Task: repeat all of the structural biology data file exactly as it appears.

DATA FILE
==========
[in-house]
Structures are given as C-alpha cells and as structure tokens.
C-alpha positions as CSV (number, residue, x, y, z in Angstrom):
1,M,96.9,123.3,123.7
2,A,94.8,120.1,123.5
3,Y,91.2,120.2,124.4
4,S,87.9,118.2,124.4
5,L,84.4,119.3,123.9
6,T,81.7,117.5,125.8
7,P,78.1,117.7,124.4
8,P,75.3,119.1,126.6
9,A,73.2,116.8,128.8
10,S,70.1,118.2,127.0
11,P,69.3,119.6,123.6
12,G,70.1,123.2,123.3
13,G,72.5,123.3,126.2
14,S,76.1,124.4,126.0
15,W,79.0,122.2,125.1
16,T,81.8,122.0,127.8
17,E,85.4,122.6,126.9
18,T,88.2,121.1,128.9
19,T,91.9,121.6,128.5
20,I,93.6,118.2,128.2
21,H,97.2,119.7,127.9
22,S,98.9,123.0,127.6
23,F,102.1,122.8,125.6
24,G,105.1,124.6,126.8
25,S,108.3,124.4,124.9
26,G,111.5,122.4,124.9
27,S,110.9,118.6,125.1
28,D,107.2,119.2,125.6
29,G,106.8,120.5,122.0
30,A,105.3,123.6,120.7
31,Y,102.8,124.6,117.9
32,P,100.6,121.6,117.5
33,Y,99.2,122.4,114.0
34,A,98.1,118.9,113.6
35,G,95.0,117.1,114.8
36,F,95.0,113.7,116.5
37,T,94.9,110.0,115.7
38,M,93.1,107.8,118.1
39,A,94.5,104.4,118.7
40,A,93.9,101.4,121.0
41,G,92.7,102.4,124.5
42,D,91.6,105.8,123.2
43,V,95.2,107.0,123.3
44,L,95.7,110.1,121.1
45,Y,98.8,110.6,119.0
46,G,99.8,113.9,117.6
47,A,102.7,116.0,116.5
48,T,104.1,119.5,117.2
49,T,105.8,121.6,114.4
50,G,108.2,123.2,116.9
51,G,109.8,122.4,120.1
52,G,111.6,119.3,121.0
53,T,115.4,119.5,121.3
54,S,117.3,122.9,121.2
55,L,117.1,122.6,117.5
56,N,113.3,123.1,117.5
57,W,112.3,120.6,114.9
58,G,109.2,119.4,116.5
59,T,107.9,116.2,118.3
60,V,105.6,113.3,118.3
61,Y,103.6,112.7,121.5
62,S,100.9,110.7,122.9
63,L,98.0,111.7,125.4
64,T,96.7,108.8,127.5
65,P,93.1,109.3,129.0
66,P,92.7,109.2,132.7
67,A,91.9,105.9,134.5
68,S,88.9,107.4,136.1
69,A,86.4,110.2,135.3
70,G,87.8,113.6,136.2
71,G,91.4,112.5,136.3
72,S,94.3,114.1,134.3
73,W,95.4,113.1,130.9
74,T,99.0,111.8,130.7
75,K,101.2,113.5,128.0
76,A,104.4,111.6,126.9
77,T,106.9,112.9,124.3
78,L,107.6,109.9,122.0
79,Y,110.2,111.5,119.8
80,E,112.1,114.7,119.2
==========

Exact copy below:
[in-house]
Structures are given as C-alpha cells and as structure tokens.
C-alpha positions as CSV (number, residue, x, y, z in Angstrom):
1,M,96.9,123.3,123.7
2,A,94.8,120.1,123.5
3,Y,91.2,120.2,124.4
4,S,87.9,118.2,124.4
5,L,84.4,119.3,123.9
6,T,81.7,117.5,125.8
7,P,78.1,117.7,124.4
8,P,75.3,119.1,126.6
9,A,73.2,116.8,128.8
10,S,70.1,118.2,127.0
11,P,69.3,119.6,123.6
12,G,70.1,123.2,123.3
13,G,72.5,123.3,126.2
14,S,76.1,124.4,126.0
15,W,79.0,122.2,125.1
16,T,81.8,122.0,127.8
17,E,85.4,122.6,126.9
18,T,88.2,121.1,128.9
19,T,91.9,121.6,128.5
20,I,93.6,118.2,128.2
21,H,97.2,119.7,127.9
22,S,98.9,123.0,127.6
23,F,102.1,122.8,125.6
24,G,105.1,124.6,126.8
25,S,108.3,124.4,124.9
26,G,111.5,122.4,124.9
27,S,110.9,118.6,125.1
28,D,107.2,119.2,125.6
29,G,106.8,120.5,122.0
30,A,105.3,123.6,120.7
31,Y,102.8,124.6,117.9
32,P,100.6,121.6,117.5
33,Y,99.2,122.4,114.0
34,A,98.1,118.9,113.6
35,G,95.0,117.1,114.8
36,F,95.0,113.7,116.5
37,T,94.9,110.0,115.7
38,M,93.1,107.8,118.1
39,A,94.5,104.4,118.7
40,A,93.9,101.4,121.0
41,G,92.7,102.4,124.5
42,D,91.6,105.8,123.2
43,V,95.2,107.0,123.3
44,L,95.7,110.1,121.1
45,Y,98.8,110.6,119.0
46,G,99.8,113.9,117.6
47,A,102.7,116.0,116.5
48,T,104.1,119.5,117.2
49,T,105.8,121.6,114.4
50,G,108.2,123.2,116.9
51,G,109.8,122.4,120.1
52,G,111.6,119.3,121.0
53,T,115.4,119.5,121.3
54,S,117.3,122.9,121.2
55,L,117.1,122.6,117.5
56,N,113.3,123.1,117.5
57,W,112.3,120.6,114.9
58,G,109.2,119.4,116.5
59,T,107.9,116.2,118.3
60,V,105.6,113.3,118.3
61,Y,103.6,112.7,121.5
62,S,100.9,110.7,122.9
63,L,98.0,111.7,125.4
64,T,96.7,108.8,127.5
65,P,93.1,109.3,129.0
66,P,92.7,109.2,132.7
67,A,91.9,105.9,134.5
68,S,88.9,107.4,136.1
69,A,86.4,110.2,135.3
70,G,87.8,113.6,136.2
71,G,91.4,112.5,136.3
72,S,94.3,114.1,134.3
73,W,95.4,113.1,130.9
74,T,99.0,111.8,130.7
75,K,101.2,113.5,128.0
76,A,104.4,111.6,126.9
77,T,106.9,112.9,124.3
78,L,107.6,109.9,122.0
79,Y,110.2,111.5,119.8
80,E,112.1,114.7,119.2